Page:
17 Now on the first day of Unleavened Bread the disciples came to Jesus, saying, “Where will you have us prepare for you to eat the Passover?”
18 He said, “Go into the city to a certain man and say to him, ‘The Teacher says, My time is at hand. I will keep the Passover at your house with my disciples.'”
19 And the disciples did as Jesus had told them, and they prepared the Passover.
20 When it was evening, he reclined at table with the twelve.
21 And as they were eating, he said, “Honestly, I am telling you, one of you will betray me.”
22 And they were very distressed and began to say to him one after another, “Is it I, Lord?”
23 He answered, “He who has dipped his hand in the dish with me will betray me.
24 The Son of Man goes like the writings predict he will, but tragedy will come to that man by whom the Son of Man is betrayed! It would have been better for that man if he had not been born.”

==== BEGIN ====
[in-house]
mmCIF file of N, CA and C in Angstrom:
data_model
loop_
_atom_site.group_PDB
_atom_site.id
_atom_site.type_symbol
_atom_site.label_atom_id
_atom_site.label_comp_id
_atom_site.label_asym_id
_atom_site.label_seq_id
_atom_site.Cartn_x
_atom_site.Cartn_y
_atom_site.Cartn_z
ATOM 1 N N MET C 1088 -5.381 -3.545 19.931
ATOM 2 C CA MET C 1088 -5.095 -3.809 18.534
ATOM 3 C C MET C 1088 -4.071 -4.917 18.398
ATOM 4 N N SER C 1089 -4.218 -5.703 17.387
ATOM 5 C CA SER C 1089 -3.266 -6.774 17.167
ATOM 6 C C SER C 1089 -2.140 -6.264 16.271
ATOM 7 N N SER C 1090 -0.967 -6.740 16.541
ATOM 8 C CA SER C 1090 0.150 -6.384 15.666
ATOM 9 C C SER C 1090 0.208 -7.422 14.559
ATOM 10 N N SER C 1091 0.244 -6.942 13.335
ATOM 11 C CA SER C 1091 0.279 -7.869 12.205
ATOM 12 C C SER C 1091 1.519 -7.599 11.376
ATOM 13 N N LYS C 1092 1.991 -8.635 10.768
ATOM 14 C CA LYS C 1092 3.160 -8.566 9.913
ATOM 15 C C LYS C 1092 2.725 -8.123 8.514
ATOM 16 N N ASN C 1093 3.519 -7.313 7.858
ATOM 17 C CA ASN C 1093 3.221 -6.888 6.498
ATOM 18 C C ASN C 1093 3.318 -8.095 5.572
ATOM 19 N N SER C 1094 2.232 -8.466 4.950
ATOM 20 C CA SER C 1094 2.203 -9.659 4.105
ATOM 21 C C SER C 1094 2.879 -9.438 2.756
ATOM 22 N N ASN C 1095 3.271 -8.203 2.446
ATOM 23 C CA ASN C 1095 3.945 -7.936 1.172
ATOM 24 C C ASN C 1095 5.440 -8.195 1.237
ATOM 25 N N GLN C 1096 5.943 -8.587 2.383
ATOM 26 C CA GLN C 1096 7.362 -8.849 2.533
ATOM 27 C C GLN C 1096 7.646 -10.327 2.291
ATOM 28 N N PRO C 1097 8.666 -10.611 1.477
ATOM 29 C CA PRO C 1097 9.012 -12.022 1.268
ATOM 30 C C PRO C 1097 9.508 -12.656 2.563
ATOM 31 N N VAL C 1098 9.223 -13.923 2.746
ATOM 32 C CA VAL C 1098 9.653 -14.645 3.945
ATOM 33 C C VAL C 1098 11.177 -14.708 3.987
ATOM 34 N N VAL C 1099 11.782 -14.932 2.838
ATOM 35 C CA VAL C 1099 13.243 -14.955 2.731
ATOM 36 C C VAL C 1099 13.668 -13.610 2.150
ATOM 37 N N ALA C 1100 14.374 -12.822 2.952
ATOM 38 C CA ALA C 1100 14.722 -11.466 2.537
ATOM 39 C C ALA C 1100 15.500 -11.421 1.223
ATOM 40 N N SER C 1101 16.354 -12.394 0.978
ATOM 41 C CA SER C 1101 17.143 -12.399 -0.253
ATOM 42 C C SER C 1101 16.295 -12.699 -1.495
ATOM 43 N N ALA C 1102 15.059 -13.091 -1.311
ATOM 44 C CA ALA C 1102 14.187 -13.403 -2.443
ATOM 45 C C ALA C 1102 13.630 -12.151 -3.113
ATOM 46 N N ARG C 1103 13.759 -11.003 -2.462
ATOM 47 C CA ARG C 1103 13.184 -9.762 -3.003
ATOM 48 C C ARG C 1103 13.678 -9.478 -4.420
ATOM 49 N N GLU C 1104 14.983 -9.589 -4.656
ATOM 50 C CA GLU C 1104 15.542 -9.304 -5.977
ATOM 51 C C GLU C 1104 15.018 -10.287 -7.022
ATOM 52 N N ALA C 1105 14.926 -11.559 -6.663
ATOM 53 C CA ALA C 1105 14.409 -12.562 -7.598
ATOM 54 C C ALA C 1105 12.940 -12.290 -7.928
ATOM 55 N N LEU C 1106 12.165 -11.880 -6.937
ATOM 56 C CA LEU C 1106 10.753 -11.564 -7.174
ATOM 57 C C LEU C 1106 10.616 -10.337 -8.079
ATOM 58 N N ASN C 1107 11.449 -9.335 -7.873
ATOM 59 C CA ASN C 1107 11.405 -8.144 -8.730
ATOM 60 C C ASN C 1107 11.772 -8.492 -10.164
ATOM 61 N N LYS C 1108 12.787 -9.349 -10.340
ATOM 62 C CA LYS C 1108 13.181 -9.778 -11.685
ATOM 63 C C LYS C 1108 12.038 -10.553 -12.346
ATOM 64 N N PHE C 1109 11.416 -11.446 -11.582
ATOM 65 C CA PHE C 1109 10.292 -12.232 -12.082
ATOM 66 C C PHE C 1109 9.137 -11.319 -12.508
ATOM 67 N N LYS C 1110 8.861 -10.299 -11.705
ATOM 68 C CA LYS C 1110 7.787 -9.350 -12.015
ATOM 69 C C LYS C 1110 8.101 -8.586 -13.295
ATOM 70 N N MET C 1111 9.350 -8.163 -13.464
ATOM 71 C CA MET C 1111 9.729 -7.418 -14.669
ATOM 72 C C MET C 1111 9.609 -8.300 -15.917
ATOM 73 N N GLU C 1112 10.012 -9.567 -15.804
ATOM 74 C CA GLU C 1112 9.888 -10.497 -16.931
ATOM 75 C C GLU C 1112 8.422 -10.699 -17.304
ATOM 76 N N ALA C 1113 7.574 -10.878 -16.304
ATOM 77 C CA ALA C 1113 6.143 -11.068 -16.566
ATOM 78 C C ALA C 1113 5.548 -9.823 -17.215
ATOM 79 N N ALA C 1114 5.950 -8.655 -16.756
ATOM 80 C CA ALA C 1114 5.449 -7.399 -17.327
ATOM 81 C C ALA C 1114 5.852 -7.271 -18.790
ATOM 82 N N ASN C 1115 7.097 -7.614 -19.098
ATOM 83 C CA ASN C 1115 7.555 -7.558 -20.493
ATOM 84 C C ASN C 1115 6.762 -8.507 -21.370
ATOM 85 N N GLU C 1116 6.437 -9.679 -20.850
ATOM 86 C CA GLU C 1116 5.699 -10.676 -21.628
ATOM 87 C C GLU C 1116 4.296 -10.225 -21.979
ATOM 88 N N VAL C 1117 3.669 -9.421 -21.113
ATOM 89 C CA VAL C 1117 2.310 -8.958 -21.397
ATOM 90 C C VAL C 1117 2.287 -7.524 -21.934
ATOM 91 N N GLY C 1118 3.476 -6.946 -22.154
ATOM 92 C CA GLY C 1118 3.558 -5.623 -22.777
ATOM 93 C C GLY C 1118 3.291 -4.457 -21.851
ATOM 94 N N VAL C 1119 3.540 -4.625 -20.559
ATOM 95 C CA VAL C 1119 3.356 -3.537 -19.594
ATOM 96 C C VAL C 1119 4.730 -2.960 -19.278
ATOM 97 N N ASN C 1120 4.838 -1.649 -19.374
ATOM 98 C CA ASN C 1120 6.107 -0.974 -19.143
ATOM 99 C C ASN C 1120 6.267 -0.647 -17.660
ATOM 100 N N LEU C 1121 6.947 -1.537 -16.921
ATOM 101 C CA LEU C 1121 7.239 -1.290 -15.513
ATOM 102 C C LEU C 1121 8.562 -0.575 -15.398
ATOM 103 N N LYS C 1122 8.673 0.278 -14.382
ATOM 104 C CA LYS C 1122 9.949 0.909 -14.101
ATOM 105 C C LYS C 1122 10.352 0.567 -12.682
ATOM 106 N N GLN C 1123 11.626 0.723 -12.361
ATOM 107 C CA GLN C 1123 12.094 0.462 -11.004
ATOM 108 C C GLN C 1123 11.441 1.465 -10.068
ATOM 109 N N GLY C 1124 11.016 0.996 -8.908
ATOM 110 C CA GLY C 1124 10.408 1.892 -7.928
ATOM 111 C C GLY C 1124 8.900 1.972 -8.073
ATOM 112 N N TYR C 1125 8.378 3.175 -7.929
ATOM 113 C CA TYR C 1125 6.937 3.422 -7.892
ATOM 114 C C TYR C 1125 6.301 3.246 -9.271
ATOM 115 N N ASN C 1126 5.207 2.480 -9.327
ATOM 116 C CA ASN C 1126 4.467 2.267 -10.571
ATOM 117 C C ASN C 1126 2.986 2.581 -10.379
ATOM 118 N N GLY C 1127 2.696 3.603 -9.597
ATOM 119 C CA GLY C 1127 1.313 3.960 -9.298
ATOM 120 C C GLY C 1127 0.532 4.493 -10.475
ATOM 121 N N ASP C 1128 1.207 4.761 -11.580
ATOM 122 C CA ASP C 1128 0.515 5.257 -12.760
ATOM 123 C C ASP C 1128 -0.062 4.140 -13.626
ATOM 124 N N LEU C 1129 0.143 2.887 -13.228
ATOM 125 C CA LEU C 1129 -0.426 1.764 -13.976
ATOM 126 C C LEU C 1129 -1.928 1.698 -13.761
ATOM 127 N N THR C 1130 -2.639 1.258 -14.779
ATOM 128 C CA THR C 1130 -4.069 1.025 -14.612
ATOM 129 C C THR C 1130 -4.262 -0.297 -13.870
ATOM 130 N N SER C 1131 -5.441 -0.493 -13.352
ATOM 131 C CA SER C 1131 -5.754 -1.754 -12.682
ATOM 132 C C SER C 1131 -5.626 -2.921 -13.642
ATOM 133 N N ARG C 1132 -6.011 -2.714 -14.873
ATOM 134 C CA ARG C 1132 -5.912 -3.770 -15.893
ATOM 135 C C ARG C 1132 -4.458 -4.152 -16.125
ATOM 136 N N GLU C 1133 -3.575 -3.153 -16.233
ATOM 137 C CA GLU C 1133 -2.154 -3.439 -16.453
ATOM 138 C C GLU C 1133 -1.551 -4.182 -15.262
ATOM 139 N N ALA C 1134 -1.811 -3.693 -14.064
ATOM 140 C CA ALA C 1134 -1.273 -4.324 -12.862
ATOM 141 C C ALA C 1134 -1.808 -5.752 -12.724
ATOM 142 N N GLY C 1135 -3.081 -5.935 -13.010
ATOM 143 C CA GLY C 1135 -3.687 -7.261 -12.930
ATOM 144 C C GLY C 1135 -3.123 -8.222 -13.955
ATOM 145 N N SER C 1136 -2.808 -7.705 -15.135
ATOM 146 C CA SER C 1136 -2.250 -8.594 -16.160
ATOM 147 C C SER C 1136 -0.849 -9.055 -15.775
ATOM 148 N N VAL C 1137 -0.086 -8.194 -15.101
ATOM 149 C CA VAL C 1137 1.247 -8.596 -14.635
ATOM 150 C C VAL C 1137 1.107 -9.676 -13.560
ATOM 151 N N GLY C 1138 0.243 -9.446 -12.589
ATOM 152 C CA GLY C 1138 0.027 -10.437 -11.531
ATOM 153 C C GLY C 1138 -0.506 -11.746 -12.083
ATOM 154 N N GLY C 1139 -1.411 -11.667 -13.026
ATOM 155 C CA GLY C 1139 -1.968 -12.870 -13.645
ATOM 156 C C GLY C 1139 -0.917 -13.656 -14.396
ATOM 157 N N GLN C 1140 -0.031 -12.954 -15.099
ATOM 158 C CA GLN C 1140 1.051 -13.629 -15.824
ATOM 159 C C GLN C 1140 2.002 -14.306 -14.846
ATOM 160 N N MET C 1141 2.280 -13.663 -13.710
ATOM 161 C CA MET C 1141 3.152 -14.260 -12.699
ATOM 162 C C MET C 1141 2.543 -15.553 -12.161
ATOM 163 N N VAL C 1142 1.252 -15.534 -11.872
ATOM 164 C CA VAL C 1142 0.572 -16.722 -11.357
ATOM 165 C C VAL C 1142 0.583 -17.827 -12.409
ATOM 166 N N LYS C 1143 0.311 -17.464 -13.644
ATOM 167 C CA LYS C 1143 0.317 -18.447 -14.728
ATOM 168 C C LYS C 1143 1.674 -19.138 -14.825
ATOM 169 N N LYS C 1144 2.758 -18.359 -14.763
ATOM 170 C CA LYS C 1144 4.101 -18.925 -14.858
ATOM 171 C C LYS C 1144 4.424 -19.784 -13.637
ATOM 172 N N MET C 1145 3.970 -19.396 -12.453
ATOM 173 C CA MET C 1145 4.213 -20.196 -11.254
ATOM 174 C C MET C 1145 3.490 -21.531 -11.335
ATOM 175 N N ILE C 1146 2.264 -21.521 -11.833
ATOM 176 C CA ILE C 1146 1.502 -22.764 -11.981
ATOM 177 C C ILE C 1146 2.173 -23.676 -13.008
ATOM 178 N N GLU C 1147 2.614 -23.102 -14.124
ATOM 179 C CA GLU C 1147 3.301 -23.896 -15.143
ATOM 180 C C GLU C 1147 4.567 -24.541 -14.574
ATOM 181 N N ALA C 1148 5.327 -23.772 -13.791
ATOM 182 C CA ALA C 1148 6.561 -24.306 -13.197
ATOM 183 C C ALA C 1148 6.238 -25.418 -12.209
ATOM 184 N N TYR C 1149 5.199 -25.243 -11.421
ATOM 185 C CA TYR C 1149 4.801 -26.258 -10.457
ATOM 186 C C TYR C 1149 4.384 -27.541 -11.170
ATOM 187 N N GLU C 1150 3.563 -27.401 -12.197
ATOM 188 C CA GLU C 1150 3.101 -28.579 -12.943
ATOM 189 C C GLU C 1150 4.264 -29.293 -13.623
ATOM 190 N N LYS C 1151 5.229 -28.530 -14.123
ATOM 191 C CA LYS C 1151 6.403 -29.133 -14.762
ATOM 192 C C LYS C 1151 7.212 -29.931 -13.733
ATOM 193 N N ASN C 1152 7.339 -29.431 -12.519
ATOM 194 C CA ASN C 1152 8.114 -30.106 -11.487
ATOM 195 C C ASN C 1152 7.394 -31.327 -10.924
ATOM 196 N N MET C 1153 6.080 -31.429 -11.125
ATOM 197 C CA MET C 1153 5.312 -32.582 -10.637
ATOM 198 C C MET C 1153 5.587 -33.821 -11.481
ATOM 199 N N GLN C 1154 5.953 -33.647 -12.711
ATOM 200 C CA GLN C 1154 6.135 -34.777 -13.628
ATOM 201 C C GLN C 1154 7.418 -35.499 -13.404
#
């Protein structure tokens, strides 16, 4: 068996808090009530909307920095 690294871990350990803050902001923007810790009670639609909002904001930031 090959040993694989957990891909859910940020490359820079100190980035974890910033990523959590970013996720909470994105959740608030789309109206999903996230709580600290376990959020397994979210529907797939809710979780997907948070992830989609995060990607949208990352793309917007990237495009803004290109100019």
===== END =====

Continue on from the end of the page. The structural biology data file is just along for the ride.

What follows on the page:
25 Judas, who was going to betray him, answered, “Is it I, Rabbi?” He said to him, “You have spoken.”
the curse of omniscience
We can take courage in life from the fact that we do not really know what is going to happen. We can always hope for the best, even in trying circumstances, because we know no better. It is a blessed ignorance. But Jesus had no such blessing. He knew everything about his future. He knew where he was going to have Passover, and he knew who was going to betray him. He knew that he was only days away from a horrible, violent death at the hands of a cruel bunch of soldiers, and a vicious mob.
But Jesus faced that knowledge with boldness and calm. He not only faced the threat of death, but the absolute assurance of its certainty. And he did it for us, not himself.
LORD, thank you for taking the cup of suffering and death – for us.